Please allow me a spoiler from the very start. Every few months I get a camera for a review which I would rather not return afterwards and Panasonic GH4 is one of those. If you owned at least several cameras, you probably know the feeling when you take new camera for the first time and simply fall in love with it from the very start. That’s how I felt about the GH4. Pretty much everything on GH4 feels and works just the way I like. GH4′s key features include 16 megapixel sensor, 4K video recording, 2.36 million dot electronic viewfinder and 12 fps burst rate inside a light weather sealed magnesium alloy body.
Olympus SH-1 is a compact ultra zoom camera, sporting 24x optical zoom, 16 megapixel image sensor, full HD video at 60p and attractive design. As far as I see, it is not very popular model (few Amazon reviews and low interest on Youtube) and that’s a shame since it has some qualities no other cameras in this category have. Although not flawless, it is packed full of features, has quite usable image quality and probably the best auto focus on the market.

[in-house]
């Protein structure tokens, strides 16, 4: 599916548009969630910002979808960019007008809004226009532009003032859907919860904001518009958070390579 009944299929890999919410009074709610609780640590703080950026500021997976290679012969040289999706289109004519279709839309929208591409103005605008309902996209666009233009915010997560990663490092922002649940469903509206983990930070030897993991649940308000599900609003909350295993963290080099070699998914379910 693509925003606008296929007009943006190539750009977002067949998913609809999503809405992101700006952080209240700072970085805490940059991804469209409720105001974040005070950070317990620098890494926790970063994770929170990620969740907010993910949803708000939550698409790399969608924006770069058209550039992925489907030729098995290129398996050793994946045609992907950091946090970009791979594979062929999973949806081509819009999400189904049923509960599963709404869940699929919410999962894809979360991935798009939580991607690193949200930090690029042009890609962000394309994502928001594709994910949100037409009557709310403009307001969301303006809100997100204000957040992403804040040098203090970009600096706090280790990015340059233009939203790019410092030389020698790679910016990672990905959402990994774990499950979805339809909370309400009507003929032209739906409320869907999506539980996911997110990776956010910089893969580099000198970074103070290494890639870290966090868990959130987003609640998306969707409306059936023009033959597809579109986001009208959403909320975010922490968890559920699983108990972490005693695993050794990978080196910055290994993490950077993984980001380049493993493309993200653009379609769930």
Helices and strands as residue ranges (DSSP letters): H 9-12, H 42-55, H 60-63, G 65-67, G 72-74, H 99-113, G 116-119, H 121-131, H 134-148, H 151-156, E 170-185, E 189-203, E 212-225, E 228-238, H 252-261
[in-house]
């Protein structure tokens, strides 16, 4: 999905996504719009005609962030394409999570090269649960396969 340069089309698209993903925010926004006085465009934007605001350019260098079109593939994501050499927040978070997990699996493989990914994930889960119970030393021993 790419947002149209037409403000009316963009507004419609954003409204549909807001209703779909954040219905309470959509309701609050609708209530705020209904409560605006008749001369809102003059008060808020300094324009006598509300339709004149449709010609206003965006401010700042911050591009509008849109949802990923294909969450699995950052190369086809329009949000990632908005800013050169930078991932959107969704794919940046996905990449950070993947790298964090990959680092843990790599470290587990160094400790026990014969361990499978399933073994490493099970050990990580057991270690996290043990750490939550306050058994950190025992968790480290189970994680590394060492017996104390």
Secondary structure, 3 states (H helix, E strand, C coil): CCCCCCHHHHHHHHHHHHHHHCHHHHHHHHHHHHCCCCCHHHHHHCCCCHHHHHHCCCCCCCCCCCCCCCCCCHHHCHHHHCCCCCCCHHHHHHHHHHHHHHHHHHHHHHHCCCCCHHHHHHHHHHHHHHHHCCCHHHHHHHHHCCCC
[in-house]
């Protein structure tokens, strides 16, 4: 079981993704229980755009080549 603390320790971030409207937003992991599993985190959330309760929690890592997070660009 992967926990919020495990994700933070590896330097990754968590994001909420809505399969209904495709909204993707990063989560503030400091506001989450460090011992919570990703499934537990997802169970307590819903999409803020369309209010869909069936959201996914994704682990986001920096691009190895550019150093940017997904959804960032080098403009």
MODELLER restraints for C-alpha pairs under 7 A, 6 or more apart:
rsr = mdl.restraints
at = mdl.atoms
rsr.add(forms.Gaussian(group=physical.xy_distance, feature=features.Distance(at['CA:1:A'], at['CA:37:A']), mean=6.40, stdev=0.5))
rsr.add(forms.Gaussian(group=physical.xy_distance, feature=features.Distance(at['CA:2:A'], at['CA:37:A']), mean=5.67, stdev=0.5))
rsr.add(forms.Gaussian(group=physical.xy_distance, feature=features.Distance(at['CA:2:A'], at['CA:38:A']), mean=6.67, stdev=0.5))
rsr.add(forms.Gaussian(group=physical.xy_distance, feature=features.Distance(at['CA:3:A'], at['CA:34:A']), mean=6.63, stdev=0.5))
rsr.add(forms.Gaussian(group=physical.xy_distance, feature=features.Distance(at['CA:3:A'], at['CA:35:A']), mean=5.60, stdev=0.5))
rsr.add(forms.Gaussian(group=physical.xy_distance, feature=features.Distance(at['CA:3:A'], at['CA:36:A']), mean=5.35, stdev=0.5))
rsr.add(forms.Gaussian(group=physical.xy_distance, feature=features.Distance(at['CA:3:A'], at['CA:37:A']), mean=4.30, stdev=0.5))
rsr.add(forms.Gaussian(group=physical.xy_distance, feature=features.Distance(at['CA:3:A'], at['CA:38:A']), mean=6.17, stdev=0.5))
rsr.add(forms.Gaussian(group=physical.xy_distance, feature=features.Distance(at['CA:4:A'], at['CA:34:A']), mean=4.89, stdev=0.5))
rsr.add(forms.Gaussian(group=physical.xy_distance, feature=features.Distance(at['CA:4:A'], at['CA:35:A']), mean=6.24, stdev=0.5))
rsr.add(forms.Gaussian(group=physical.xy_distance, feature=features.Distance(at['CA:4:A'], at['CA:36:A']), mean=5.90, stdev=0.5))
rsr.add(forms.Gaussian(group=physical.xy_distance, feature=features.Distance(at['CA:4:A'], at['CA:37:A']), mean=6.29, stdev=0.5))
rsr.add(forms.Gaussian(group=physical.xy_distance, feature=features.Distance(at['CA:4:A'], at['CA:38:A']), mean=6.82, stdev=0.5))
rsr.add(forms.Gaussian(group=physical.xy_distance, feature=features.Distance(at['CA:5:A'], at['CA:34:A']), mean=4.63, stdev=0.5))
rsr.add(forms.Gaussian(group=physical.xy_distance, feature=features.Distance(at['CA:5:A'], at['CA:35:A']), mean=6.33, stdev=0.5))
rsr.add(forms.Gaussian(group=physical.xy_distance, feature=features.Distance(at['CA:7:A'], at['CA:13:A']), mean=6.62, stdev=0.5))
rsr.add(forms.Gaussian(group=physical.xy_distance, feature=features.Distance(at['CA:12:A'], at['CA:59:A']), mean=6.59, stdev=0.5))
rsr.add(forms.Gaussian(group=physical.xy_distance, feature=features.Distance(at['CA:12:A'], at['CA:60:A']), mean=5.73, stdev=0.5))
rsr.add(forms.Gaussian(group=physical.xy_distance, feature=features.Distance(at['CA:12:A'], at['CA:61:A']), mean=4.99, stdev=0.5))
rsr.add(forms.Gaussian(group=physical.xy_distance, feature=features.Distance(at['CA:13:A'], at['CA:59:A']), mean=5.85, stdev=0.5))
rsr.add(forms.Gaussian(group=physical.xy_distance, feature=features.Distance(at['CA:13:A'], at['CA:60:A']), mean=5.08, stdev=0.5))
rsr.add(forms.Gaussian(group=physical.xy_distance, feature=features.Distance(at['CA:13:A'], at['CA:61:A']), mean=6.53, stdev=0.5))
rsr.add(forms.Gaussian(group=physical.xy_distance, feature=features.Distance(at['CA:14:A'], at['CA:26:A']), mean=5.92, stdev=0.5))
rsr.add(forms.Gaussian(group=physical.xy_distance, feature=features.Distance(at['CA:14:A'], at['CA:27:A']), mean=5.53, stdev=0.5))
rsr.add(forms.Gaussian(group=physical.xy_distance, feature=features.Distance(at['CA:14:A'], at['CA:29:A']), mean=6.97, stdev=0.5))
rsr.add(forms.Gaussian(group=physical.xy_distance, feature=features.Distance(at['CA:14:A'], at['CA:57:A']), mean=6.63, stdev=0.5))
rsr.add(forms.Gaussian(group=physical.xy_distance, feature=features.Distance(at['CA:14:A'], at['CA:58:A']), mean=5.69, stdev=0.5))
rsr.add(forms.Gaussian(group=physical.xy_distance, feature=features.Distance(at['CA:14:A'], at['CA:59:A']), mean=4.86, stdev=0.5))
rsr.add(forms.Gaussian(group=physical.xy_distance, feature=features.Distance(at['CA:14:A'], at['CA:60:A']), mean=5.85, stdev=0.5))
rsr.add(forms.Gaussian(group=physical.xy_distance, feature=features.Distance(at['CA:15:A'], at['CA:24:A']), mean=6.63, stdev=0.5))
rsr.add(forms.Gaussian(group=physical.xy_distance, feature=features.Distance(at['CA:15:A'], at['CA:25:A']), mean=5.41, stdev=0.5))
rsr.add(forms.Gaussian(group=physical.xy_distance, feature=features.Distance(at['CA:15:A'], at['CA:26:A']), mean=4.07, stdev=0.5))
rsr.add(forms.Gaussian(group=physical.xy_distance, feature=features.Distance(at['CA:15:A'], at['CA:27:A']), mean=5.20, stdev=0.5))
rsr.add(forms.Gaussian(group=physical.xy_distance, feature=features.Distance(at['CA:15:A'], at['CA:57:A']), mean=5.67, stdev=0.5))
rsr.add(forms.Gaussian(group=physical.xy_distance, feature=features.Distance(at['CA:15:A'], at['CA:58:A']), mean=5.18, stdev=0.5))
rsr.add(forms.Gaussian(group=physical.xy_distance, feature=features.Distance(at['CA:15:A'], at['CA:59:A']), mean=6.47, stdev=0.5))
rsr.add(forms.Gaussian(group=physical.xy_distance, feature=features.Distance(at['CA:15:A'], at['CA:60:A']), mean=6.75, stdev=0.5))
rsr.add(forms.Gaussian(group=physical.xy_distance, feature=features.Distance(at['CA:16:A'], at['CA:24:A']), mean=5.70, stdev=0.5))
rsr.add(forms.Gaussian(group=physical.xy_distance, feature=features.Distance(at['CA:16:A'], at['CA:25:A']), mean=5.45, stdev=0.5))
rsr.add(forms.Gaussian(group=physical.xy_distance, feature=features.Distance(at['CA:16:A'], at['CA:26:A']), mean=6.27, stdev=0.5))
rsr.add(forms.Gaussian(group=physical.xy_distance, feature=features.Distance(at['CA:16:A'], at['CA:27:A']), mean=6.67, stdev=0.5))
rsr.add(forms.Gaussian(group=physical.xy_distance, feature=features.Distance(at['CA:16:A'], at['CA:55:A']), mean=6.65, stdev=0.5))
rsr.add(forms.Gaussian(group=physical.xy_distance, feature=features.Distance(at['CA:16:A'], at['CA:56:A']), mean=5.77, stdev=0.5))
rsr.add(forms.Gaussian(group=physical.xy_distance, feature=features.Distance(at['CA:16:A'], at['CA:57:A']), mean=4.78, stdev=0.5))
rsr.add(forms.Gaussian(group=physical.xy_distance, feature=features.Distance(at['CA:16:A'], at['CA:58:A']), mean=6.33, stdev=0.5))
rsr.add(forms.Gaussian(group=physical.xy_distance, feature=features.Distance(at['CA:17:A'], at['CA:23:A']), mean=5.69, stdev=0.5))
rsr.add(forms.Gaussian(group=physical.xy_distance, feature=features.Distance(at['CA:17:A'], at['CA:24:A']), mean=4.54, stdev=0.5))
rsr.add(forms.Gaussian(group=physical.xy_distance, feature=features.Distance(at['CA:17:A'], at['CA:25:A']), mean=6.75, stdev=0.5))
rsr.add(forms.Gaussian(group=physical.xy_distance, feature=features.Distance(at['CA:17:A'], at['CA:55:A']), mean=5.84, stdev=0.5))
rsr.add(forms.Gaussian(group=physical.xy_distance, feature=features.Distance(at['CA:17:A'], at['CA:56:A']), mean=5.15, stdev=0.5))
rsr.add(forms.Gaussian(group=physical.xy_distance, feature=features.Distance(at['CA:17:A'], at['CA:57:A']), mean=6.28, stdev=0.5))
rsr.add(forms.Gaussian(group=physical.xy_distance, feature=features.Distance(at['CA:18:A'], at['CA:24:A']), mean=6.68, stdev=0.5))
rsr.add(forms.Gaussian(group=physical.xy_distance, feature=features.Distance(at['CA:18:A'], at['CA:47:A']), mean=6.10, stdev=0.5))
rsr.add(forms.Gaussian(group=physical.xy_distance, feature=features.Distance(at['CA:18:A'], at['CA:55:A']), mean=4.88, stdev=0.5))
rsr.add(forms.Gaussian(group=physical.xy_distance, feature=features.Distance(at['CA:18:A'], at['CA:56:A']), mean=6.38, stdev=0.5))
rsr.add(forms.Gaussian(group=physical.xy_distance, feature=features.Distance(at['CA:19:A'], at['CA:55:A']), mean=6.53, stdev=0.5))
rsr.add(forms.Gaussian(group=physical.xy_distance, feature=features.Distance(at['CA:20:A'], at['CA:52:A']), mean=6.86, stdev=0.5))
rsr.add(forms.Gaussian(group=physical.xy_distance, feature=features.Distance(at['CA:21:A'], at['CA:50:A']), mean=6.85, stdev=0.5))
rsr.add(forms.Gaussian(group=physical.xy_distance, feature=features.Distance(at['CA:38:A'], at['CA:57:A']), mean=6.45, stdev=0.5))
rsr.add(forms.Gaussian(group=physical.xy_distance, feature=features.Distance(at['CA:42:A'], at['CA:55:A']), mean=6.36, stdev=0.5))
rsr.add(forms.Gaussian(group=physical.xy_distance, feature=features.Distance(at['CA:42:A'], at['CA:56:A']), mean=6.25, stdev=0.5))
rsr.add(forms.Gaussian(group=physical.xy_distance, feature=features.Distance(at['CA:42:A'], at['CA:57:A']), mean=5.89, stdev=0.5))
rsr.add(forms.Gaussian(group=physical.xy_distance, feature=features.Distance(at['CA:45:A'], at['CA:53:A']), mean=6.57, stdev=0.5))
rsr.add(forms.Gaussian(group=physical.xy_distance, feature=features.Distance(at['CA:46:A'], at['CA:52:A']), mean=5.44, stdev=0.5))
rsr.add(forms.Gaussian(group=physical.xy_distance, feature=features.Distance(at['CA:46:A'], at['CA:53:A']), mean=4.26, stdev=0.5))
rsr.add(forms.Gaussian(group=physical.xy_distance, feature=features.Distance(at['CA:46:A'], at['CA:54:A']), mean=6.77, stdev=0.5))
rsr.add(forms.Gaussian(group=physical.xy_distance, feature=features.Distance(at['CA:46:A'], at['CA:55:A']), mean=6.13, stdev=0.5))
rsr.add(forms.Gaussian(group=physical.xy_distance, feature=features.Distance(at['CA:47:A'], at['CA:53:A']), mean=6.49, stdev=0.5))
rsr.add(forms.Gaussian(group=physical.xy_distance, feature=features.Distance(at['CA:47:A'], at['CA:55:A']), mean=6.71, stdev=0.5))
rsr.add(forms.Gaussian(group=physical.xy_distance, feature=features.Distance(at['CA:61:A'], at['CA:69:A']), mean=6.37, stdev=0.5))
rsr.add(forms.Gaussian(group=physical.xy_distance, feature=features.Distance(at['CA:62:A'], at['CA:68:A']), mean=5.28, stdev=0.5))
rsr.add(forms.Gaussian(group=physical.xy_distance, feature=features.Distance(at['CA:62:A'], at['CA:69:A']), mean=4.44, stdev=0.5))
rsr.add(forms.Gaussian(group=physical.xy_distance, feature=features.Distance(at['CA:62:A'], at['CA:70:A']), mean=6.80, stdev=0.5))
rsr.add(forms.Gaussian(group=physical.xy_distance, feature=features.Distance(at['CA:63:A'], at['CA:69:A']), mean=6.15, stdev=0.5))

Samsung NX3000 is a new entry level mirrorless camera utilizing big APS-C sensor with 20 megapixels. Full HD video is also available; you get a swivel LCD, 5 fps continuous drive, RAW file format and free Adobe Lightroom software included. Now, if you follow my blog or Youtube channel from time to time, you probably know I never ranked Samsung cameras very good. It is because they perform excellent in one area and then disappoint in a whole line of others. Keep reading to find out whether NX3000 can change anything in my opinion about this brand or is it the same old story.
Sony has very short life cycle for many of its products lately. We’ve seen four flagship Xperia Z phones during two year period and digital cameras multiply like rabbits. This is especially the case with NEX cameras… Sorry, they are called ILCE now. Whatever the name I’ll always regard them as NEX, after all, I’ve owned one for three years and made great shots with it. Anyway, the latest newcomer is the A5100. I’ve reviewed A5000 earlier this year: it was announced in January and now in September came the new A5100. Main differences include resolution bump to 24 megapixels, more focus points, higher resolution LCD, faster burst rate and better video. Continue reading to find out if it is of any significance or Sony just makes cameras for the sake of new cameras.